In another congregation filled with wonderful loving people, one of the most serious issues we dealt with in my fifteen years concerned the removal of the organ pipes. Let me clarify! These were fake organ pipes! Think painted long cardboard tubes! There were speakers in some of them for the electric organ we had at that time. When the sanctuary was renovated the fake pipes were repositioned behind the chancel area wall by our baptistry. It wasn’t so much that people couldn’t see the pipes anymore, but rather that they had been given to the church thirty years before by a family. They were seen as being a sacred memorial.

Sometimes people of God unknowingly, or perhaps on purpose, ease God out of the spotlight in order to worship something or someone else.

Someone? Yes, there are Christian personalities and celebrities that become the spiritual version of LeBron. Anything they say is written in stone as the Ten Suggestions. And let me point out that it isn’t necessarily the celebrated person’s fault. Mega-church pastors are put on pedestals because they lead mega-churches. And then when one of them has a problem that surfaces the “worshipers” are beside themselves.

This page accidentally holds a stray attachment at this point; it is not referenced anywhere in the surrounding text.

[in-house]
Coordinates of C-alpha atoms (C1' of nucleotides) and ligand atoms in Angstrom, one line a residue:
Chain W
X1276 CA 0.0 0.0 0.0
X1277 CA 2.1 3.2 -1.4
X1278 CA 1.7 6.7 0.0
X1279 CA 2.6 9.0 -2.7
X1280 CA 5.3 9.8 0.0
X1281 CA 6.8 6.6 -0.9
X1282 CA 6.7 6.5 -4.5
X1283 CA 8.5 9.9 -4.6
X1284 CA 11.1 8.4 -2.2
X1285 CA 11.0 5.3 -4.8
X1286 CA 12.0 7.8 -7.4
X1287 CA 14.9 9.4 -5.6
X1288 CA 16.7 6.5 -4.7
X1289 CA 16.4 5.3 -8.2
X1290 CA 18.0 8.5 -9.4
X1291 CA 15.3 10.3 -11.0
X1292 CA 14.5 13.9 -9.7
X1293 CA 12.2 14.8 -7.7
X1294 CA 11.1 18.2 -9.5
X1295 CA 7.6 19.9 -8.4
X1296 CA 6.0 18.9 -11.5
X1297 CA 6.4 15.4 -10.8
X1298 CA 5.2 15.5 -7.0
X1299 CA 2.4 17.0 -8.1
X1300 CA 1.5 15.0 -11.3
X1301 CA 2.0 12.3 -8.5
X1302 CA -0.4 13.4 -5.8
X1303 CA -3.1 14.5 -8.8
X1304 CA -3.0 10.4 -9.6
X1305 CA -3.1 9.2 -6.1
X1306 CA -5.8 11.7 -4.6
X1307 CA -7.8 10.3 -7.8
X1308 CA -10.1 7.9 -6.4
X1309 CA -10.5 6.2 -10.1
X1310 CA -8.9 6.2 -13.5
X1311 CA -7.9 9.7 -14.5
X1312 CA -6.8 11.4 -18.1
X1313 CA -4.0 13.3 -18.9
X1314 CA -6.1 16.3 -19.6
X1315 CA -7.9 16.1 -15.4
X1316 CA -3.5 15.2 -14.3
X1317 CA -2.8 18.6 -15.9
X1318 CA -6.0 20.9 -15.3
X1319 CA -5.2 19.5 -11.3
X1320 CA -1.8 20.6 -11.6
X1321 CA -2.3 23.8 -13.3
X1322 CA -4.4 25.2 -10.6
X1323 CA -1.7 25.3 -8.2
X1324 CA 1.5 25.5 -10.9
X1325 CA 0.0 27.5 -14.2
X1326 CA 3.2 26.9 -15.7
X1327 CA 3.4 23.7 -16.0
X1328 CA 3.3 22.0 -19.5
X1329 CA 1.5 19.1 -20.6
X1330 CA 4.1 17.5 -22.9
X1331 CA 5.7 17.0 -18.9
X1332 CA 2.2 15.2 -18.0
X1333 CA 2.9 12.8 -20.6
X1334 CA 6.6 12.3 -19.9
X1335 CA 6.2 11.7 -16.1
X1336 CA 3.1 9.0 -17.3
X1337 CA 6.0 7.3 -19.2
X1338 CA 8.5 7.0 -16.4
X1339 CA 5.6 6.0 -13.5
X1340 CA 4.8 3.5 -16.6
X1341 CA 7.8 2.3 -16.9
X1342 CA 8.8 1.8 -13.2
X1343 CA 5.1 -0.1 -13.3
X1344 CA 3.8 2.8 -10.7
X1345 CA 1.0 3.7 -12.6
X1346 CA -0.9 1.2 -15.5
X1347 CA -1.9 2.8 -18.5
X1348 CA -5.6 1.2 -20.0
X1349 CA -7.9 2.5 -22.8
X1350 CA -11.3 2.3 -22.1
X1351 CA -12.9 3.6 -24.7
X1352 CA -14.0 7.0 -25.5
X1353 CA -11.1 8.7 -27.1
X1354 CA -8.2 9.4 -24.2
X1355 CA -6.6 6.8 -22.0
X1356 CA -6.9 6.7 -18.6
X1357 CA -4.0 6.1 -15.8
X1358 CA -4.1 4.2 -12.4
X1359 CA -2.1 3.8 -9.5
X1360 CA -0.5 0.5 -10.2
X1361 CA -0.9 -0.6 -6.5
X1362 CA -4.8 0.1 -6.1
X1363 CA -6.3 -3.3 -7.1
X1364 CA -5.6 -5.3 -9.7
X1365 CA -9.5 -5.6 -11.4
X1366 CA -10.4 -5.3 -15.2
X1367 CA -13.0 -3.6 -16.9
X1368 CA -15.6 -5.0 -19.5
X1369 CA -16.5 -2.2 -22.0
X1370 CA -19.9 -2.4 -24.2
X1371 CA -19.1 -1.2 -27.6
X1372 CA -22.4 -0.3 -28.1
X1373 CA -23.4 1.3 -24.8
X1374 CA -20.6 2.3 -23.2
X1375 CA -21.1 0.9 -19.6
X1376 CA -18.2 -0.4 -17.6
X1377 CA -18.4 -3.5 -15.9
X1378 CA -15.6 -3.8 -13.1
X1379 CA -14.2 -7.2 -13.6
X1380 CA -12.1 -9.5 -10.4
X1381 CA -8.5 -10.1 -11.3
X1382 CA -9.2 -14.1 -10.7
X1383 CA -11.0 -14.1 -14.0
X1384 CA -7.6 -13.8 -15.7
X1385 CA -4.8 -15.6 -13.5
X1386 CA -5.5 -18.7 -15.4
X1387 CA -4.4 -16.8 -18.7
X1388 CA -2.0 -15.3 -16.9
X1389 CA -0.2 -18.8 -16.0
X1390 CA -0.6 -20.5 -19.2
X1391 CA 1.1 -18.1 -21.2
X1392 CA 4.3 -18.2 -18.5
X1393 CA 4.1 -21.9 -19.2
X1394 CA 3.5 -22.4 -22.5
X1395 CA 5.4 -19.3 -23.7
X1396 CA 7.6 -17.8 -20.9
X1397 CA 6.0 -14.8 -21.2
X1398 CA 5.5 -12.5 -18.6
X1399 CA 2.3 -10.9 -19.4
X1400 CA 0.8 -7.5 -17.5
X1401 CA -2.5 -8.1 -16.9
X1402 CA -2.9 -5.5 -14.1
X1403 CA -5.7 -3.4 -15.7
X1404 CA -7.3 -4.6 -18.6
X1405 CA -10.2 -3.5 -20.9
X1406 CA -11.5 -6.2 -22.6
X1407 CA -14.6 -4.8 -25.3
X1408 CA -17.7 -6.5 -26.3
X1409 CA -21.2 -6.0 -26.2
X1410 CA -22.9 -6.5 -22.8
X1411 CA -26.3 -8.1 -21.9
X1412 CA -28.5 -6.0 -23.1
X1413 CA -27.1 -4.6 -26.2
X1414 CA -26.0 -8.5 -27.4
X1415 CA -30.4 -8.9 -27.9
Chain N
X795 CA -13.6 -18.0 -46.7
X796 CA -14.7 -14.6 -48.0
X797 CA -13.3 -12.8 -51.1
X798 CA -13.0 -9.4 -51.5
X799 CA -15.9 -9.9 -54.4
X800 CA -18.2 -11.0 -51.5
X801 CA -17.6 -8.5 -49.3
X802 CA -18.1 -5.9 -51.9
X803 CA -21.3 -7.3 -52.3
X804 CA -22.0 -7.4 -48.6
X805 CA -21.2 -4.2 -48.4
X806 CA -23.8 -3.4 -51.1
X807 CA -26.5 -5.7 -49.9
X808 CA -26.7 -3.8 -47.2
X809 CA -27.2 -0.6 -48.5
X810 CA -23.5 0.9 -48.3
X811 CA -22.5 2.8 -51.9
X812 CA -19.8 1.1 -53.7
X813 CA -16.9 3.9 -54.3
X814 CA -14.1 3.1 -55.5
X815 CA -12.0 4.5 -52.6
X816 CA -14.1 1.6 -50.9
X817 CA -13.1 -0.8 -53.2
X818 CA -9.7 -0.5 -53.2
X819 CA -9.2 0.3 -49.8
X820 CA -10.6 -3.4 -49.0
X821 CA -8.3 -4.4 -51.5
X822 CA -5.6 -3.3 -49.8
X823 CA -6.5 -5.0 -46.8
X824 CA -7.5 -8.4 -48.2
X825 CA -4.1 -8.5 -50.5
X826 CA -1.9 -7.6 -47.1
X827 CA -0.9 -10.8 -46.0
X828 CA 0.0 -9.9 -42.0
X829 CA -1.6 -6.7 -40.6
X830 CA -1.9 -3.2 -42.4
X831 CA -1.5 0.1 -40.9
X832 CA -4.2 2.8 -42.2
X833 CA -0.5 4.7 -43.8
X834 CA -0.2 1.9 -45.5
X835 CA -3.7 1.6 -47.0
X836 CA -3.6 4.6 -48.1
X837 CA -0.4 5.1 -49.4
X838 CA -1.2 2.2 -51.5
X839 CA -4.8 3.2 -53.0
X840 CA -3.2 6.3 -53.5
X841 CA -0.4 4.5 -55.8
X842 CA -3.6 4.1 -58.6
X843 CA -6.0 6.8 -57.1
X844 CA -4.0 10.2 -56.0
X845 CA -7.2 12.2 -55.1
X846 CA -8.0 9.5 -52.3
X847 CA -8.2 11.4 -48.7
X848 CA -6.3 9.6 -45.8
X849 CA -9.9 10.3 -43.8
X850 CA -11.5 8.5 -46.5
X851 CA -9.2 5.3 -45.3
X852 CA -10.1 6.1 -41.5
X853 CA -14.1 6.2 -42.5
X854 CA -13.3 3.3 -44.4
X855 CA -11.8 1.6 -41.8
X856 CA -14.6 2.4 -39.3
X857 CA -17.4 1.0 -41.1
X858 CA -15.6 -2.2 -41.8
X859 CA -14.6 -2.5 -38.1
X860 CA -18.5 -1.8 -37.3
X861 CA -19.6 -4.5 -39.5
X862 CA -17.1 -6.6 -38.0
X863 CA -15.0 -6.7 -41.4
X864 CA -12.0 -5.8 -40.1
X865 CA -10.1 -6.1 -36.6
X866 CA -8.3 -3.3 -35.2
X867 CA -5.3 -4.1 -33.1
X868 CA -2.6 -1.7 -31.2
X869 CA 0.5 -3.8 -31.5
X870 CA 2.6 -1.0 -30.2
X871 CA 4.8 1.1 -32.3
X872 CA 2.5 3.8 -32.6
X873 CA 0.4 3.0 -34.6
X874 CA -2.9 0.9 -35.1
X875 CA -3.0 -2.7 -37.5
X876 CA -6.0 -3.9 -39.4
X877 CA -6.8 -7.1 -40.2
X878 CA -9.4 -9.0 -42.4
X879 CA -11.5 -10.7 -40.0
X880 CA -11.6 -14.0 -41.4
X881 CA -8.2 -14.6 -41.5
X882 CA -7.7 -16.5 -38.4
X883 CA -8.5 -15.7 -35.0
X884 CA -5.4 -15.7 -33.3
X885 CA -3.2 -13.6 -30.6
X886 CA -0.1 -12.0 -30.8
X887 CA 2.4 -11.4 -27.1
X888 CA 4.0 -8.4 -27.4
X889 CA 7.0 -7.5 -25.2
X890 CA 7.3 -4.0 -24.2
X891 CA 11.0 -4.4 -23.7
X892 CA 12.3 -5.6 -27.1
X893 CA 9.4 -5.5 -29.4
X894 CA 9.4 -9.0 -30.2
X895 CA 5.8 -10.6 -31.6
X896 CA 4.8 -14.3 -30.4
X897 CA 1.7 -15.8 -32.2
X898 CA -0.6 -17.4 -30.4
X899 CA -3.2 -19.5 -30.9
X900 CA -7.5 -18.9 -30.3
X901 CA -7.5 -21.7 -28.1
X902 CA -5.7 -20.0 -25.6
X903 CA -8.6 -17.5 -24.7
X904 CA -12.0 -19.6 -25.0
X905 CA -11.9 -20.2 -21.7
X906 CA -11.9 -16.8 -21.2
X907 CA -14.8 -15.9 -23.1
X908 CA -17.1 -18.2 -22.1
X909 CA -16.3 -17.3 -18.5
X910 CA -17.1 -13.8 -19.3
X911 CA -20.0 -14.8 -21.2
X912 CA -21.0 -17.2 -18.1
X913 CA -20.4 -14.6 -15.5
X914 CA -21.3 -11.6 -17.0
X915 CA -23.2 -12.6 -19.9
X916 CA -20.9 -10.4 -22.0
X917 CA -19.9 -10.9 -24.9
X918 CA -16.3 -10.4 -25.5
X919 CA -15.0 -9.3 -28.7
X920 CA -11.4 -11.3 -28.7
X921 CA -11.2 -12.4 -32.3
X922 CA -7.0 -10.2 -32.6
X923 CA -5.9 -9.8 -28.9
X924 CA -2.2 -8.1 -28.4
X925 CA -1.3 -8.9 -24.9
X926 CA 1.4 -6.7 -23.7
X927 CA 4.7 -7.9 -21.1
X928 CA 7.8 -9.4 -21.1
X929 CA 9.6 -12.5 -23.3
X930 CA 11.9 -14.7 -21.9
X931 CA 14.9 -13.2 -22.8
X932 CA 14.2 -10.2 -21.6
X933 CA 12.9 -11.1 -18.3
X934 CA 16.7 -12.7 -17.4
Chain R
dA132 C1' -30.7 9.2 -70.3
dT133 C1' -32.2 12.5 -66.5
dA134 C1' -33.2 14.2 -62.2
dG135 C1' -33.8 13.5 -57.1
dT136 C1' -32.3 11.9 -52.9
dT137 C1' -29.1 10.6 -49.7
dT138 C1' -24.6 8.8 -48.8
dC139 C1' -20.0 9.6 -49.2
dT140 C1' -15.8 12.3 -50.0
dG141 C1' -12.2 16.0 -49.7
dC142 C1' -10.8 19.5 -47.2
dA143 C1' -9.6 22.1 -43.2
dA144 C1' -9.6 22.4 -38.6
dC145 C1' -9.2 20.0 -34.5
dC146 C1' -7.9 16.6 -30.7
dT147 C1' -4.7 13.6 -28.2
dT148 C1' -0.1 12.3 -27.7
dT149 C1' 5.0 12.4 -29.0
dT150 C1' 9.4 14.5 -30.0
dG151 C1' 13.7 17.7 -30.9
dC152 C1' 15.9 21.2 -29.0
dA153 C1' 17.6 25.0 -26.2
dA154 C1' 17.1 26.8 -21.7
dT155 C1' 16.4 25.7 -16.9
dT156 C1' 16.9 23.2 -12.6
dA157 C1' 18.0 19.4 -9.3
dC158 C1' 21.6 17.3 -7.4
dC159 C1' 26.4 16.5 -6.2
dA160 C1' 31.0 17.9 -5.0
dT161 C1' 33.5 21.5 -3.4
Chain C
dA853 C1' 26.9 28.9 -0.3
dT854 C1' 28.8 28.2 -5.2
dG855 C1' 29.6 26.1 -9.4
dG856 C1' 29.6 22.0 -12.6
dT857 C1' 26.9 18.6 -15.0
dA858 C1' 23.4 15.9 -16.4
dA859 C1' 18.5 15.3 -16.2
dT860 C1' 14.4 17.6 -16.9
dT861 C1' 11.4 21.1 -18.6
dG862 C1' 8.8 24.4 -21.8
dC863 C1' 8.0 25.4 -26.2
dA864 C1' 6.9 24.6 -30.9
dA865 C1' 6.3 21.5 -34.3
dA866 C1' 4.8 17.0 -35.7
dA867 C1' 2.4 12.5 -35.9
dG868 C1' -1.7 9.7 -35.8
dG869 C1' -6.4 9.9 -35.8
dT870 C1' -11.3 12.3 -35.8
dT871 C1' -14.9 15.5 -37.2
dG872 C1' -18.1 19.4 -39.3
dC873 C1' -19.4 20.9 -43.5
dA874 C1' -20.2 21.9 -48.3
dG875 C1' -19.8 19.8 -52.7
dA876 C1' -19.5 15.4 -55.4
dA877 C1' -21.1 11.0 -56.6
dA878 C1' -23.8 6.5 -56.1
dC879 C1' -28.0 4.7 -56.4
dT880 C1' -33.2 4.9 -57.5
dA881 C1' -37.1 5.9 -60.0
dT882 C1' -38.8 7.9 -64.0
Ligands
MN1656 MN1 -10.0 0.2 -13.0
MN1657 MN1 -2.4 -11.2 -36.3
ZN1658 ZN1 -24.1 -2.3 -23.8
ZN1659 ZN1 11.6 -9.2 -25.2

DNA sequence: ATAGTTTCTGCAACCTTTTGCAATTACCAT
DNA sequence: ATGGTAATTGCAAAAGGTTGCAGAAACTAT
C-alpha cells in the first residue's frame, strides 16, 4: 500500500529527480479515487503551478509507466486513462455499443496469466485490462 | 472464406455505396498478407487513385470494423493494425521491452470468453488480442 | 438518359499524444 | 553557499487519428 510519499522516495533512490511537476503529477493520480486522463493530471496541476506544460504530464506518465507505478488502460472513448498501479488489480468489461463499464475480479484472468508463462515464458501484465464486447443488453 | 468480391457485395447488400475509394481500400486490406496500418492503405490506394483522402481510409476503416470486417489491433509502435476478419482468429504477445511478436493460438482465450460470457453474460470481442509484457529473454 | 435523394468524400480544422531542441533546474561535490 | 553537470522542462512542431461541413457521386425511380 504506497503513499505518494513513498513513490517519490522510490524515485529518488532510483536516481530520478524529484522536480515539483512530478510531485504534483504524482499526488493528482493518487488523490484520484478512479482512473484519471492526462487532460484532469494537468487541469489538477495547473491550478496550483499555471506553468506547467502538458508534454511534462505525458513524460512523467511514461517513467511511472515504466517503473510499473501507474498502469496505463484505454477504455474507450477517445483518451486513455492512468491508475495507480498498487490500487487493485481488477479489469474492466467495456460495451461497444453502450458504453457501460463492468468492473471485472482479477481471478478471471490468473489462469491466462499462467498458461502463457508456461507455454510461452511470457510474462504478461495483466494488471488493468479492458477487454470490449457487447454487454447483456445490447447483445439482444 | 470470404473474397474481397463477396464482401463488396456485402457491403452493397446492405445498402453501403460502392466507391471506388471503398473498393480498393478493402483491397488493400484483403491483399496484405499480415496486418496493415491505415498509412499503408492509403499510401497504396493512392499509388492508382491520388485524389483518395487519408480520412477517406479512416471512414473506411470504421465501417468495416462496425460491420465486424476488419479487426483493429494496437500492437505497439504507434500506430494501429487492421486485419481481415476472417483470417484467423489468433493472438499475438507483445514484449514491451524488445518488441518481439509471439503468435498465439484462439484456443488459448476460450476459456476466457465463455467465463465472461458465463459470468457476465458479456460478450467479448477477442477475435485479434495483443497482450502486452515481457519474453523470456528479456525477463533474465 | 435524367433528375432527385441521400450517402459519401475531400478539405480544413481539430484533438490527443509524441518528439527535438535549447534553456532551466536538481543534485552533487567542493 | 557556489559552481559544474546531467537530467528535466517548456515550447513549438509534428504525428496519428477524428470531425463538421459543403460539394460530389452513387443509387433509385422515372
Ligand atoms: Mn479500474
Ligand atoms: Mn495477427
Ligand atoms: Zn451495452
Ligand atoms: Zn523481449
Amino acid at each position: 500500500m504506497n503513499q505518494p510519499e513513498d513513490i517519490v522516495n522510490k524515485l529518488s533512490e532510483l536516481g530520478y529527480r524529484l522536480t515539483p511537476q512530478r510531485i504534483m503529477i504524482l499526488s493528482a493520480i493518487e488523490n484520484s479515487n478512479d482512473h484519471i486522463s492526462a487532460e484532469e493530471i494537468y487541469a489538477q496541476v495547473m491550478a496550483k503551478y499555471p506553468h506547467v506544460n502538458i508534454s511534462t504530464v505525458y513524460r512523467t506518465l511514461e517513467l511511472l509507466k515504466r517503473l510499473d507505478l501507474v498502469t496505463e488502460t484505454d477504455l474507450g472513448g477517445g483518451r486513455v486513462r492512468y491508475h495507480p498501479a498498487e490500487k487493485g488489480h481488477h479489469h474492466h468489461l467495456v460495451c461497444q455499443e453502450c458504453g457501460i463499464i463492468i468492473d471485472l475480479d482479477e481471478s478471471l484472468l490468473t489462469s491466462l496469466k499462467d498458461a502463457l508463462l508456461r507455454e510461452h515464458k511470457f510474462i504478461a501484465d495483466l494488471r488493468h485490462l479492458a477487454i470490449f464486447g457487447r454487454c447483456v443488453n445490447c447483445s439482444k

There ARE those Christian personalities that are fine with people bowing to them. I was always amazed at how many people worshiped Reverend Ive with his flaunting wealth and opulent lifestyle. I could never quite connect the suffering servant image of Jesus with Reverend Ike’s matching diamond rings on a finger of each hand. In like manner I could never quite understand the flocking to see Jim and Tammy Faye Bakker. Was it really the will of God for their dog to have an air-conditioned dog house? I just didn’t get it!!!

But back to where we live! The people of God exalt unbelievable things. In some places there would be a greater uproar over missing Sunday morning donuts than there would be if the pastor decided not to give the sermon. One lady in a church I pastored told me that I shouldn’t let people know when we were having a guest speaker because attendance was always down. How did that make me feel? Not good! It was a sign to me that the lens on our congregational glasses needed to be wiped off a bit. I would say that almost every pastor does NOT want to be the only voice that his/her congregation is listening to.

I’ve seen mission organizations worshiped, youth group leaders bowed down to, church budgets deified, and technology praised.

It’s so easy!

I was reading in 2 Kings 18 this week about Hezekiah, King of Judah, getting rid of some of the pagan shrines, but he went even further than that. In verse 4 of that chapter it says, “He broke into pieces the bronze snake that Moses had made, for up to that time the Israelites had been burning incense to it. It was called Nebushtan.”